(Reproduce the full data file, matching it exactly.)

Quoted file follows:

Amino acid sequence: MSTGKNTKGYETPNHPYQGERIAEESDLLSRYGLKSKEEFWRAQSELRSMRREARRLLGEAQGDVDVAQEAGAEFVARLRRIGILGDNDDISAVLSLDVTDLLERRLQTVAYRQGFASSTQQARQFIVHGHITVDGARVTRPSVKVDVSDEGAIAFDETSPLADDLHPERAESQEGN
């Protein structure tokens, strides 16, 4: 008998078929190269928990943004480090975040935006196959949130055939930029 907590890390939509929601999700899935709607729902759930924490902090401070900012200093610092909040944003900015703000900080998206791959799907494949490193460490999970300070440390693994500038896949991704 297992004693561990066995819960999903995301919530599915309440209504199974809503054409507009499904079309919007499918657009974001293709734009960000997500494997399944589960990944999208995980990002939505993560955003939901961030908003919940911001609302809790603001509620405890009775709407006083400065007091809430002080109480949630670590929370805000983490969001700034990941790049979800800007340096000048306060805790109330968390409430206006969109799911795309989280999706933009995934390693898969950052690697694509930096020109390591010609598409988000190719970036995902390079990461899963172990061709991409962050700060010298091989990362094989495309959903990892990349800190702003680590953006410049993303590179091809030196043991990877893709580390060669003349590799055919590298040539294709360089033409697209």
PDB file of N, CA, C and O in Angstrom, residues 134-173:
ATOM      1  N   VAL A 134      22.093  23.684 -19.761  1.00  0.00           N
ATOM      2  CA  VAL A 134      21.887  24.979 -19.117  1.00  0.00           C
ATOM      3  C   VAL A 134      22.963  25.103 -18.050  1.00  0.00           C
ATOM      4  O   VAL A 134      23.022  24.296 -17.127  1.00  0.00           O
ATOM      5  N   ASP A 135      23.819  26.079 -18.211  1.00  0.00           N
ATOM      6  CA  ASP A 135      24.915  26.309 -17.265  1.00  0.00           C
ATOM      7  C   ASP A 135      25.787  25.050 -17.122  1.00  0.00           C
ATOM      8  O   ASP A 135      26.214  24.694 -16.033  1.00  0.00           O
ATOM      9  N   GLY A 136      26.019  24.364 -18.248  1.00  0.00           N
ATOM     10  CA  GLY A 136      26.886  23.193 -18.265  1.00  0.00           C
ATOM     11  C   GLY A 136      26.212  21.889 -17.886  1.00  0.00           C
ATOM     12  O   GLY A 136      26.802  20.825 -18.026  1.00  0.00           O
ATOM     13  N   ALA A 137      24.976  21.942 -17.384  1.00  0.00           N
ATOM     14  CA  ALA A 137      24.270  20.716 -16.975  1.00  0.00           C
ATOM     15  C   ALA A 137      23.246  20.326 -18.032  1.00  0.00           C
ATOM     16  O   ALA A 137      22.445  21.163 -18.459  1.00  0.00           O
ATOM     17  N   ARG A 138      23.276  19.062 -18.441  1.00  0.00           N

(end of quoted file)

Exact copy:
Amino acid sequence: MSTGKNTKGYETPNHPYQGERIAEESDLLSRYGLKSKEEFWRAQSELRSMRREARRLLGEAQGDVDVAQEAGAEFVARLRRIGILGDNDDISAVLSLDVTDLLERRLQTVAYRQGFASSTQQARQFIVHGHITVDGARVTRPSVKVDVSDEGAIAFDETSPLADDLHPERAESQEGN
């Protein structure tokens, strides 16, 4: 008998078929190269928990943004480090975040935006196959949130055939930029 907590890390939509929601999700899935709607729902759930924490902090401070900012200093610092909040944003900015703000900080998206791959799907494949490193460490999970300070440390693994500038896949991704 297992004693561990066995819960999903995301919530599915309440209504199974809503054409507009499904079309919007499918657009974001293709734009960000997500494997399944589960990944999208995980990002939505993560955003939901961030908003919940911001609302809790603001509620405890009775709407006083400065007091809430002080109480949630670590929370805000983490969001700034990941790049979800800007340096000048306060805790109330968390409430206006969109799911795309989280999706933009995934390693898969950052690697694509930096020109390591010609598409988000190719970036995902390079990461899963172990061709991409962050700060010298091989990362094989495309959903990892990349800190702003680590953006410049993303590179091809030196043991990877893709580390060669003349590799055919590298040539294709360089033409697209």
PDB file of N, CA, C and O in Angstrom, residues 134-173:
ATOM      1  N   VAL A 134      22.093  23.684 -19.761  1.00  0.00           N
ATOM      2  CA  VAL A 134      21.887  24.979 -19.117  1.00  0.00           C
ATOM      3  C   VAL A 134      22.963  25.103 -18.050  1.00  0.00           C
ATOM      4  O   VAL A 134      23.022  24.296 -17.127  1.00  0.00           O
ATOM      5  N   ASP A 135      23.819  26.079 -18.211  1.00  0.00           N
ATOM      6  CA  ASP A 135      24.915  26.309 -17.265  1.00  0.00           C
ATOM      7  C   ASP A 135      25.787  25.050 -17.122  1.00  0.00           C
ATOM      8  O   ASP A 135      26.214  24.694 -16.033  1.00  0.00           O
ATOM      9  N   GLY A 136      26.019  24.364 -18.248  1.00  0.00           N
ATOM     10  CA  GLY A 136      26.886  23.193 -18.265  1.00  0.00           C
ATOM     11  C   GLY A 136      26.212  21.889 -17.886  1.00  0.00           C
ATOM     12  O   GLY A 136      26.802  20.825 -18.026  1.00  0.00           O
ATOM     13  N   ALA A 137      24.976  21.942 -17.384  1.00  0.00           N
ATOM     14  CA  ALA A 137      24.270  20.716 -16.975  1.00  0.00           C
ATOM     15  C   ALA A 137      23.246  20.326 -18.032  1.00  0.00           C
ATOM     16  O   ALA A 137      22.445  21.163 -18.459  1.00  0.00           O
ATOM     17  N   ARG A 138      23.276  19.062 -18.441  1.00  0.00           N